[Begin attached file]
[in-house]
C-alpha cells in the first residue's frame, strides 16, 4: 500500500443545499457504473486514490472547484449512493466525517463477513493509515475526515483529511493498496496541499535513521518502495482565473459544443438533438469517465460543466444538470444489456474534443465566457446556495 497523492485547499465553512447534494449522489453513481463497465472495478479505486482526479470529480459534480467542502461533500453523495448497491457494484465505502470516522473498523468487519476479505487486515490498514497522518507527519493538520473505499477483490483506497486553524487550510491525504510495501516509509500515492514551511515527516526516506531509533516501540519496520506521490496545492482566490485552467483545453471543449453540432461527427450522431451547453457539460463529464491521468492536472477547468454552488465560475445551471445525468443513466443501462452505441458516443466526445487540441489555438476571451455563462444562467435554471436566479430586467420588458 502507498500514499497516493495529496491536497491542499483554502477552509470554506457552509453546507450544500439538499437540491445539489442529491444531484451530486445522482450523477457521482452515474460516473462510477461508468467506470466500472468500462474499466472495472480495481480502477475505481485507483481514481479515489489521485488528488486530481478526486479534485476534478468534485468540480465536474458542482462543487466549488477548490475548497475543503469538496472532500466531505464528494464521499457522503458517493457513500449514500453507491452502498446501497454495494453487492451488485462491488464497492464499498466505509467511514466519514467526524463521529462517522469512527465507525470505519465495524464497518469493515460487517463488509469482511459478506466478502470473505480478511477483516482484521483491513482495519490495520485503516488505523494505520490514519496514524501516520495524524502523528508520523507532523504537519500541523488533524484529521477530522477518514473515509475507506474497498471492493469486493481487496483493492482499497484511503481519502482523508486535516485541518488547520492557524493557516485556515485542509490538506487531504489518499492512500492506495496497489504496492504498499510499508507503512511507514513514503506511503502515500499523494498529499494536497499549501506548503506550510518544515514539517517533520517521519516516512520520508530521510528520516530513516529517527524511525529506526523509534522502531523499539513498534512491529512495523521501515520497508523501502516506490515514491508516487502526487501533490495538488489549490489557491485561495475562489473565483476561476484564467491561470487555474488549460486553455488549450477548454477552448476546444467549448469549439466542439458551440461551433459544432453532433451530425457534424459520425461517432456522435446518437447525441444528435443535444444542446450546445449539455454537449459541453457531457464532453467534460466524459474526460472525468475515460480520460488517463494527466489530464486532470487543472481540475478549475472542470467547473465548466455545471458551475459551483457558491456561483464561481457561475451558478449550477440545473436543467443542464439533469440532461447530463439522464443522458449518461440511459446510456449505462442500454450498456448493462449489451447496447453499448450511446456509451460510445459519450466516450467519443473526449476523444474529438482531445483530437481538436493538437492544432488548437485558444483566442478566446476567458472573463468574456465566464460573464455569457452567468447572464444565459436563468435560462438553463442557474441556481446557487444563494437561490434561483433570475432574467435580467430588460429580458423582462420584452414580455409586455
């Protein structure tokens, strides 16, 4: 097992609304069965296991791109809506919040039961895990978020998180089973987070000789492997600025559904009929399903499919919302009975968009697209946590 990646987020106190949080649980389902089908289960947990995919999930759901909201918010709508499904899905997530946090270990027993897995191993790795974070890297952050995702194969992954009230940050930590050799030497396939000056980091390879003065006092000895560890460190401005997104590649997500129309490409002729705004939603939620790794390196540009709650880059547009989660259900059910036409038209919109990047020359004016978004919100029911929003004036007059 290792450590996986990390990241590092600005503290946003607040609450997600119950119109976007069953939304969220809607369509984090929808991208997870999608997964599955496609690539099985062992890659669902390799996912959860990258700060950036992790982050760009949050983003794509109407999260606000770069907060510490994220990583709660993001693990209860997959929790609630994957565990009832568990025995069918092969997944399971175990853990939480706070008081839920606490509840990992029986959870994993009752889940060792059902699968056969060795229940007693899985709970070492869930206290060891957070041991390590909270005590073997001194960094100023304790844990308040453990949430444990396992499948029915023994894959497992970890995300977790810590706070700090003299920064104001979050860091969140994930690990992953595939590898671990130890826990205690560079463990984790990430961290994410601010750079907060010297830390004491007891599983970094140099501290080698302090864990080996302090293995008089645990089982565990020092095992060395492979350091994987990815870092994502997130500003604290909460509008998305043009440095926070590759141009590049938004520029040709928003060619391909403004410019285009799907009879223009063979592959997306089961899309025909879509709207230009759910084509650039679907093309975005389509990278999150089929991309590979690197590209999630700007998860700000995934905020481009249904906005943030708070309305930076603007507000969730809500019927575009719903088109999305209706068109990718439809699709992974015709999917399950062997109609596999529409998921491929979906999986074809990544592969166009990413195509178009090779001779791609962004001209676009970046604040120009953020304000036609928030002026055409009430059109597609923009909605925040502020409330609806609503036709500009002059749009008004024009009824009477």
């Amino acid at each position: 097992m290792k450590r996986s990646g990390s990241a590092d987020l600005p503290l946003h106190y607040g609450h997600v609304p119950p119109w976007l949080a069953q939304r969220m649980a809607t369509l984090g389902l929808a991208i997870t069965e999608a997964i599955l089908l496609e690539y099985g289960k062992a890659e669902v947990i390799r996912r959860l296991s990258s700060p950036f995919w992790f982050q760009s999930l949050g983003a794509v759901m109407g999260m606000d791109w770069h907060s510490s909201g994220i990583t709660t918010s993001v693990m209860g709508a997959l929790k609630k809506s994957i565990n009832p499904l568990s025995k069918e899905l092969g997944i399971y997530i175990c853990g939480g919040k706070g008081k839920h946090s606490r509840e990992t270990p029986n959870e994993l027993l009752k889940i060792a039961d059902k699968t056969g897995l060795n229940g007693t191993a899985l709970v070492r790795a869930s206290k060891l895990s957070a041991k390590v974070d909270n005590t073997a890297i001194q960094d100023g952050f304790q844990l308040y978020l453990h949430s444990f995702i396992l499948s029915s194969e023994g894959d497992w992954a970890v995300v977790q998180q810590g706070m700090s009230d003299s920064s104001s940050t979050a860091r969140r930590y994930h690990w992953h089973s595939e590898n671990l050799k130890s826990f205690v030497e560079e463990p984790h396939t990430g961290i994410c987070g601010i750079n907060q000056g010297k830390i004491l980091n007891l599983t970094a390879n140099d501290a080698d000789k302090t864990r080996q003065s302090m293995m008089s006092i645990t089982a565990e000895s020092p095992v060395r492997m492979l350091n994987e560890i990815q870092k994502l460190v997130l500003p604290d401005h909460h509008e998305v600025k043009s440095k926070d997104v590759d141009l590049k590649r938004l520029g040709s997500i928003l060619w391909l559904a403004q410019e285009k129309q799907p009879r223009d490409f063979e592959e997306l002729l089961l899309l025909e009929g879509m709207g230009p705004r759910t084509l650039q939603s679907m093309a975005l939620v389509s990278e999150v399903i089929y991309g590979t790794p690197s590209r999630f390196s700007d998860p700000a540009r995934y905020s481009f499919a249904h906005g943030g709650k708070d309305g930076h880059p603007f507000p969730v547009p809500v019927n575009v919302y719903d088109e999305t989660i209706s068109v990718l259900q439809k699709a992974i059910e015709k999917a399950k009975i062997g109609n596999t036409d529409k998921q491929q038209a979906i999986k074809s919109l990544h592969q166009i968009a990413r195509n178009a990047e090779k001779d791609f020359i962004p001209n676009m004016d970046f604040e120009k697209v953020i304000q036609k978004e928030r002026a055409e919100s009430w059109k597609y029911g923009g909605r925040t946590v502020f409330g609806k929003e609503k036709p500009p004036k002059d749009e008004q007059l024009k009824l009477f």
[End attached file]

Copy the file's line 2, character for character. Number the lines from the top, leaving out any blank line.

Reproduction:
C-alpha cells in the first residue's frame, strides 16, 4: 500500500443545499457504473486514490472547484449512493466525517463477513493509515475526515483529511493498496496541499535513521518502495482565473459544443438533438469517465460543466444538470444489456474534443465566457446556495 497523492485547499465553512447534494449522489453513481463497465472495478479505486482526479470529480459534480467542502461533500453523495448497491457494484465505502470516522473498523468487519476479505487486515490498514497522518507527519493538520473505499477483490483506497486553524487550510491525504510495501516509509500515492514551511515527516526516506531509533516501540519496520506521490496545492482566490485552467483545453471543449453540432461527427450522431451547453457539460463529464491521468492536472477547468454552488465560475445551471445525468443513466443501462452505441458516443466526445487540441489555438476571451455563462444562467435554471436566479430586467420588458 502507498500514499497516493495529496491536497491542499483554502477552509470554506457552509453546507450544500439538499437540491445539489442529491444531484451530486445522482450523477457521482452515474460516473462510477461508468467506470466500472468500462474499466472495472480495481480502477475505481485507483481514481479515489489521485488528488486530481478526486479534485476534478468534485468540480465536474458542482462543487466549488477548490475548497475543503469538496472532500466531505464528494464521499457522503458517493457513500449514500453507491452502498446501497454495494453487492451488485462491488464497492464499498466505509467511514466519514467526524463521529462517522469512527465507525470505519465495524464497518469493515460487517463488509469482511459478506466478502470473505480478511477483516482484521483491513482495519490495520485503516488505523494505520490514519496514524501516520495524524502523528508520523507532523504537519500541523488533524484529521477530522477518514473515509475507506474497498471492493469486493481487496483493492482499497484511503481519502482523508486535516485541518488547520492557524493557516485556515485542509490538506487531504489518499492512500492506495496497489504496492504498499510499508507503512511507514513514503506511503502515500499523494498529499494536497499549501506548503506550510518544515514539517517533520517521519516516512520520508530521510528520516530513516529517527524511525529506526523509534522502531523499539513498534512491529512495523521501515520497508523501502516506490515514491508516487502526487501533490495538488489549490489557491485561495475562489473565483476561476484564467491561470487555474488549460486553455488549450477548454477552448476546444467549448469549439466542439458551440461551433459544432453532433451530425457534424459520425461517432456522435446518437447525441444528435443535444444542446450546445449539455454537449459541453457531457464532453467534460466524459474526460472525468475515460480520460488517463494527466489530464486532470487543472481540475478549475472542470467547473465548466455545471458551475459551483457558491456561483464561481457561475451558478449550477440545473436543467443542464439533469440532461447530463439522464443522458449518461440511459446510456449505462442500454450498456448493462449489451447496447453499448450511446456509451460510445459519450466516450467519443473526449476523444474529438482531445483530437481538436493538437492544432488548437485558444483566442478566446476567458472573463468574456465566464460573464455569457452567468447572464444565459436563468435560462438553463442557474441556481446557487444563494437561490434561483433570475432574467435580467430588460429580458423582462420584452414580455409586455